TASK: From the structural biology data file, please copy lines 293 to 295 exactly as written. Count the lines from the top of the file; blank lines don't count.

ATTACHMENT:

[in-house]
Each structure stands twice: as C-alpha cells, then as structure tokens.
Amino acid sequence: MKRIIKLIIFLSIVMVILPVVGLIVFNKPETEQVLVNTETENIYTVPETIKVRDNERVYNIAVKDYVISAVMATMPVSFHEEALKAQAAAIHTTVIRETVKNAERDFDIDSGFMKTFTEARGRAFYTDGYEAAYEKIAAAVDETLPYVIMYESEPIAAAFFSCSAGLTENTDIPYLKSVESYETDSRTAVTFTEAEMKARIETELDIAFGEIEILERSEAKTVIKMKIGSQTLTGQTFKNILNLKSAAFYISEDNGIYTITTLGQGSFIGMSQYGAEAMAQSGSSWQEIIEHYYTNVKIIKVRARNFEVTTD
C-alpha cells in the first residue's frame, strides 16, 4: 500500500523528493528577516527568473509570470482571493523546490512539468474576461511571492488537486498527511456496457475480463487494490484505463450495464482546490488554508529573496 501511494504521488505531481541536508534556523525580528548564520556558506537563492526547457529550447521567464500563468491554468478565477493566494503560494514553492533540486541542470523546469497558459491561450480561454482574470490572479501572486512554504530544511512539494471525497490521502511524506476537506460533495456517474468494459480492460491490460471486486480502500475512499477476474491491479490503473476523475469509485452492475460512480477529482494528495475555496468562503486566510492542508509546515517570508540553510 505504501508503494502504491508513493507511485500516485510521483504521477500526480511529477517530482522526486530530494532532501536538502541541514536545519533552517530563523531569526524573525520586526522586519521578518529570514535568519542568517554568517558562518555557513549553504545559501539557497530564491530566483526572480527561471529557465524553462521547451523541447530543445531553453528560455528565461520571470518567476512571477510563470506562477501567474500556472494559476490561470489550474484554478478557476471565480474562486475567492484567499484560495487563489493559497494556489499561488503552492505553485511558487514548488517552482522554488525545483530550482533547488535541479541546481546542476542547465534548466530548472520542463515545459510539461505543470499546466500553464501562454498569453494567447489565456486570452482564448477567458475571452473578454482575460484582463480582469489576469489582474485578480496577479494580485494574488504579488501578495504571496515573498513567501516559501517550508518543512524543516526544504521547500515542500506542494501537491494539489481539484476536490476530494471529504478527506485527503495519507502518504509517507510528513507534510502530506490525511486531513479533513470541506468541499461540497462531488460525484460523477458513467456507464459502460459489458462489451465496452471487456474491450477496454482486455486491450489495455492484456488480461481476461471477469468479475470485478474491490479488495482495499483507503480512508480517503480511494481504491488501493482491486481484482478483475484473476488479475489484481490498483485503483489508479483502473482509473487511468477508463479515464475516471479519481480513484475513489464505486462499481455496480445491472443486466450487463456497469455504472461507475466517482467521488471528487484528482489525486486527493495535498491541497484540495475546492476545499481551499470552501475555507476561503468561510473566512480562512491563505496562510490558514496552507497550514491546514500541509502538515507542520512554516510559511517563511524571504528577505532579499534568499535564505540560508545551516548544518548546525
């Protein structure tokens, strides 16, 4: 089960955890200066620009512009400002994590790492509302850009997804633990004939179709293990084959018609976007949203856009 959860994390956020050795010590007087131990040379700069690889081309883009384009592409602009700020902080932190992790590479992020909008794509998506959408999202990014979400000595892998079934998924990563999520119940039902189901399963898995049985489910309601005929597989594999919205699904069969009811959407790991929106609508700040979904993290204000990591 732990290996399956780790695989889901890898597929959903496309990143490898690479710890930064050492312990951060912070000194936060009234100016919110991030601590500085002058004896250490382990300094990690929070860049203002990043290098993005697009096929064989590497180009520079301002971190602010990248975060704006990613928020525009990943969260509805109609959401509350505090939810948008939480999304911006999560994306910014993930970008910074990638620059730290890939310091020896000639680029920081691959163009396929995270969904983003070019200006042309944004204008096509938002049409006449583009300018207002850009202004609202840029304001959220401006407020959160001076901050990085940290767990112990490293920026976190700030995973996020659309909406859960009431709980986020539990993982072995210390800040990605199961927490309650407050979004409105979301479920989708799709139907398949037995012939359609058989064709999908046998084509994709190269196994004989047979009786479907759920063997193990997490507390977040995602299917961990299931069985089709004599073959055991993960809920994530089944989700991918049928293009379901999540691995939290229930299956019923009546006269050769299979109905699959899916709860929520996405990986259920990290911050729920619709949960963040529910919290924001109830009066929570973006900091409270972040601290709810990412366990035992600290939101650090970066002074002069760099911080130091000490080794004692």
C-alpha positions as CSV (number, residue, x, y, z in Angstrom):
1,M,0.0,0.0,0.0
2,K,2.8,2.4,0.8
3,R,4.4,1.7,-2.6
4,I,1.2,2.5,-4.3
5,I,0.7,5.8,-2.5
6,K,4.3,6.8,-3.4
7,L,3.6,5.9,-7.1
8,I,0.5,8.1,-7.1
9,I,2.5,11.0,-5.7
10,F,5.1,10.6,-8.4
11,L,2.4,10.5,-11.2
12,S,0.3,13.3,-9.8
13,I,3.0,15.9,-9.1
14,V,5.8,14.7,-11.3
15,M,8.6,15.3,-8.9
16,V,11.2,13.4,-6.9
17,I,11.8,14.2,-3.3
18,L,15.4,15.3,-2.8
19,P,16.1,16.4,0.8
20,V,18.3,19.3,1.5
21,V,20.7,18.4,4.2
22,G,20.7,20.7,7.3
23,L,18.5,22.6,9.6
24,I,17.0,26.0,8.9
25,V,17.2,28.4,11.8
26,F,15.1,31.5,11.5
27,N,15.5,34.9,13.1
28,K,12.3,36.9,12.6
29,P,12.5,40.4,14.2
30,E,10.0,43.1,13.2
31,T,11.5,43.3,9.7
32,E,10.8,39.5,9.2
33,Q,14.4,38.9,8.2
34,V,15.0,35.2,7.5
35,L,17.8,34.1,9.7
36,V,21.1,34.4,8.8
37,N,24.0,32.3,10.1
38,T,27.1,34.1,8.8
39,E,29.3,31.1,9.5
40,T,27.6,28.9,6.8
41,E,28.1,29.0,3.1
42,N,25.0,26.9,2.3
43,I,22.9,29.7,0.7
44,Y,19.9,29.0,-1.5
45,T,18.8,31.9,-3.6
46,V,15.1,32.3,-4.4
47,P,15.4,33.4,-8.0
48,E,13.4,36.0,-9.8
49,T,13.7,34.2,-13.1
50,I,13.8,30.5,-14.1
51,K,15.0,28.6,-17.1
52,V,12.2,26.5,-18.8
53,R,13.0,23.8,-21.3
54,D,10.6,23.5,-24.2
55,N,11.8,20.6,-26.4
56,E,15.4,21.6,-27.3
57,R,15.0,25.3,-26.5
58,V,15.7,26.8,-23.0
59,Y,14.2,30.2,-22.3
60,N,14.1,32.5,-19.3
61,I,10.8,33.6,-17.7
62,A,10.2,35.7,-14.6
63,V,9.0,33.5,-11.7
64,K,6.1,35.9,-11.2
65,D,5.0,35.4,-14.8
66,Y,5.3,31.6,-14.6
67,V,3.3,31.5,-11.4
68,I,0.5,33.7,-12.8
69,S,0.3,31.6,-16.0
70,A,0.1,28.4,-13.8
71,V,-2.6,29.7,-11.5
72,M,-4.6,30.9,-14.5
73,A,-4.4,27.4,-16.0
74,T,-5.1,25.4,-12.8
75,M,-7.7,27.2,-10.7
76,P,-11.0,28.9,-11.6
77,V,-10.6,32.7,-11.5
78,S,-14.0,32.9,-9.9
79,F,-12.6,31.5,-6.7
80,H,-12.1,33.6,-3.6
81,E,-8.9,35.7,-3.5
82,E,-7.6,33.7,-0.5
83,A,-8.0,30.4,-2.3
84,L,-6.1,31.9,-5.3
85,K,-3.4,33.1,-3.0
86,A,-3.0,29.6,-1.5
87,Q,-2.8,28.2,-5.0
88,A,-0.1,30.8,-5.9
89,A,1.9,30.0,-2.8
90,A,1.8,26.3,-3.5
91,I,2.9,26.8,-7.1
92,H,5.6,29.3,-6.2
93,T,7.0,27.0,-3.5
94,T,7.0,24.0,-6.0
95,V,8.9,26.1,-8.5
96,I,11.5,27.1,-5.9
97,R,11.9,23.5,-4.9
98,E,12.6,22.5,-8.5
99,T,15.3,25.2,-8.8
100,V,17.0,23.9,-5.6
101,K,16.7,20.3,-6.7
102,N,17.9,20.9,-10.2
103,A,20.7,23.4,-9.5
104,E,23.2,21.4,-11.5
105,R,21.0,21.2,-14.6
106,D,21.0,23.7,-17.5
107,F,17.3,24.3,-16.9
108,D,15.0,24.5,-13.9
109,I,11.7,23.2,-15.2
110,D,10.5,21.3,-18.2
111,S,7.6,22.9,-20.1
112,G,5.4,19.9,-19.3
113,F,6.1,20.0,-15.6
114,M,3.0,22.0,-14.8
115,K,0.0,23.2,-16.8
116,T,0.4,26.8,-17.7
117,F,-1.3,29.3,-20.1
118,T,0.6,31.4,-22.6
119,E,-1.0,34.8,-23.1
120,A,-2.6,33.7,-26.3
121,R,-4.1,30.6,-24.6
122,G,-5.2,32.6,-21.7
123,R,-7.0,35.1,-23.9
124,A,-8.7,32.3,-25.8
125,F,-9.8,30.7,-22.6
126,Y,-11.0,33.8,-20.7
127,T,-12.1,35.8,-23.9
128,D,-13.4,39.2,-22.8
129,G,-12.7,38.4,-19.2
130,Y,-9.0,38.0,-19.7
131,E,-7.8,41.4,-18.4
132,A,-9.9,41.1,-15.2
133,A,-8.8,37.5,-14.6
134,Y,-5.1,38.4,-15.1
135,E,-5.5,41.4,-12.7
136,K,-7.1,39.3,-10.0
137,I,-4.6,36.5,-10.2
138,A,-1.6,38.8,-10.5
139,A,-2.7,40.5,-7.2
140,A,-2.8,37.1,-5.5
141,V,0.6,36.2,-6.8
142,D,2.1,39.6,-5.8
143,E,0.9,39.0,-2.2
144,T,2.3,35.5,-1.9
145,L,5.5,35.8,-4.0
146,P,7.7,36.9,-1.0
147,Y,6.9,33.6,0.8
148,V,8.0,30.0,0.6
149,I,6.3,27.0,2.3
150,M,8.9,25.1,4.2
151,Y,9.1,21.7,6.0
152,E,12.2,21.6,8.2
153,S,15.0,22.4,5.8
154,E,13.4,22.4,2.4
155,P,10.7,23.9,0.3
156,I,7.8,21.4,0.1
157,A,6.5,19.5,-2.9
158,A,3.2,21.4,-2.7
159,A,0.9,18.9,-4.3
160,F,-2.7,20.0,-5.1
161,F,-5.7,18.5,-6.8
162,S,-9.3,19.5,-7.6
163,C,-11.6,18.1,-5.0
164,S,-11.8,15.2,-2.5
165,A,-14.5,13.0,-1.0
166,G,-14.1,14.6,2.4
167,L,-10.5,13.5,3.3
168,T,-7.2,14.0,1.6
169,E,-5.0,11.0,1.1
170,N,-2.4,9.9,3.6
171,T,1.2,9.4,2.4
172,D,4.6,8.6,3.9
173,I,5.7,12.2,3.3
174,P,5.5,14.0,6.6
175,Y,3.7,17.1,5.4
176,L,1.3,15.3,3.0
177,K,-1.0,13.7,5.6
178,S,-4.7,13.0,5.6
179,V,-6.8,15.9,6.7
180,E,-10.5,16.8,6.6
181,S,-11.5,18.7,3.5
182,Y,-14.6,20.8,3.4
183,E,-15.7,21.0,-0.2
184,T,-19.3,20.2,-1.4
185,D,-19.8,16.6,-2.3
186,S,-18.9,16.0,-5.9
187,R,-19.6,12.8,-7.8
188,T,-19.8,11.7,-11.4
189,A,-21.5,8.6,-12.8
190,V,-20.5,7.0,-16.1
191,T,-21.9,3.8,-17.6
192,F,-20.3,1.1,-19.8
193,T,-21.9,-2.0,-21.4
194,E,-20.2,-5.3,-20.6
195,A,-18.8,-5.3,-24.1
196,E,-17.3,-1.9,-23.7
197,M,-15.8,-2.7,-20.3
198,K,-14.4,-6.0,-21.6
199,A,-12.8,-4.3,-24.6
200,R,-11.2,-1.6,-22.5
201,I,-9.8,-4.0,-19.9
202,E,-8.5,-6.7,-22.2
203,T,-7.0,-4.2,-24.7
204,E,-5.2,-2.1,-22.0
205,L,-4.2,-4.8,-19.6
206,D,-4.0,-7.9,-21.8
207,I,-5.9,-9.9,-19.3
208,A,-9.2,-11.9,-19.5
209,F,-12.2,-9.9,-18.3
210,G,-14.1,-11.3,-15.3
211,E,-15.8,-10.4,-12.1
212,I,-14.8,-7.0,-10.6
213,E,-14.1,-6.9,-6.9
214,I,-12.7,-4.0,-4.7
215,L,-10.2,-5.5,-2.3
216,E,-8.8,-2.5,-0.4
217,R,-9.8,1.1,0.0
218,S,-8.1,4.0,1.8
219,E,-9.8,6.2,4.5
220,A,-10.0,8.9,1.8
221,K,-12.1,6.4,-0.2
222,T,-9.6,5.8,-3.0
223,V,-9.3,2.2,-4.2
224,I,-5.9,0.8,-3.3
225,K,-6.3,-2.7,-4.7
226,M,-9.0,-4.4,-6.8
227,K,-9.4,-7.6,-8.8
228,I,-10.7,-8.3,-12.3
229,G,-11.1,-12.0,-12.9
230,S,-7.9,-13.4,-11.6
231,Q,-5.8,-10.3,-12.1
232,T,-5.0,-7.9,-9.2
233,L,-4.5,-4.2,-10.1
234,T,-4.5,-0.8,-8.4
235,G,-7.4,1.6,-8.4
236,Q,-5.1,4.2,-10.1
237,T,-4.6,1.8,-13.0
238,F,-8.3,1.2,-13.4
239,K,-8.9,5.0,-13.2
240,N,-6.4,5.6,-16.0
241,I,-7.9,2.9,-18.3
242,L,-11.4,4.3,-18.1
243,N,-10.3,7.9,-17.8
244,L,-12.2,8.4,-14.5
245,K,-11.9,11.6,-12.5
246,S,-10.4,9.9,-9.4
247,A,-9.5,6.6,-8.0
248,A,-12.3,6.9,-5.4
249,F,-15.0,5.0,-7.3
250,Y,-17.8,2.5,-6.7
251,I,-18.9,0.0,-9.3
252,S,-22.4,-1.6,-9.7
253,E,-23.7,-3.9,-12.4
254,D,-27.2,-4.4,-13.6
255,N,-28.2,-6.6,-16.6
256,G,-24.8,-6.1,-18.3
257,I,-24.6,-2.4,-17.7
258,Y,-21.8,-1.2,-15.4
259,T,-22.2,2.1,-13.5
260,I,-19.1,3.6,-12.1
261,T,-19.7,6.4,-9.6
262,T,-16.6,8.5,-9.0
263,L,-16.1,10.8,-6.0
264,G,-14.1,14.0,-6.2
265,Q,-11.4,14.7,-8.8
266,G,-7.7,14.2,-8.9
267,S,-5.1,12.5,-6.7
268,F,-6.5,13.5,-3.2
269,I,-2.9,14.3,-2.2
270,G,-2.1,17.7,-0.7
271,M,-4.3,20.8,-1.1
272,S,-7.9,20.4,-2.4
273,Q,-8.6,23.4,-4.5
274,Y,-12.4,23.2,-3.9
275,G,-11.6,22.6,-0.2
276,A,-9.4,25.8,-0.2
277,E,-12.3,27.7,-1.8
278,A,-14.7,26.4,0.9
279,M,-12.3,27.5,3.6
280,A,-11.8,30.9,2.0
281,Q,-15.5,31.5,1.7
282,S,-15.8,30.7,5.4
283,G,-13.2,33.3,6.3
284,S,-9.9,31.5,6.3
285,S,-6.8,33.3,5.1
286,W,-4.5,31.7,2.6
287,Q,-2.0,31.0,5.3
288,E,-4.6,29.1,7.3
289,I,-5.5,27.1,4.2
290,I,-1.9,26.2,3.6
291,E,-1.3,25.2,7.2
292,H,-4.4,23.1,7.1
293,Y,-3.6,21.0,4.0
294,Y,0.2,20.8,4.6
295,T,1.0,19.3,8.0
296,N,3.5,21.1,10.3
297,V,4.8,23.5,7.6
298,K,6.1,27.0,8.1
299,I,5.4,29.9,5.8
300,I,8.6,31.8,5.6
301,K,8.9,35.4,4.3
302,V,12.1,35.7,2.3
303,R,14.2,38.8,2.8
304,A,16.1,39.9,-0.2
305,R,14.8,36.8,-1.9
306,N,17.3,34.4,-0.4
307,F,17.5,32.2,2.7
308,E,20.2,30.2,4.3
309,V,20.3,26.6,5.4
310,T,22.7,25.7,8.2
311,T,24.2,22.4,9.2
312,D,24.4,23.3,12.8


287,Q,-2.0,31.0,5.3
288,E,-4.6,29.1,7.3
289,I,-5.5,27.1,4.2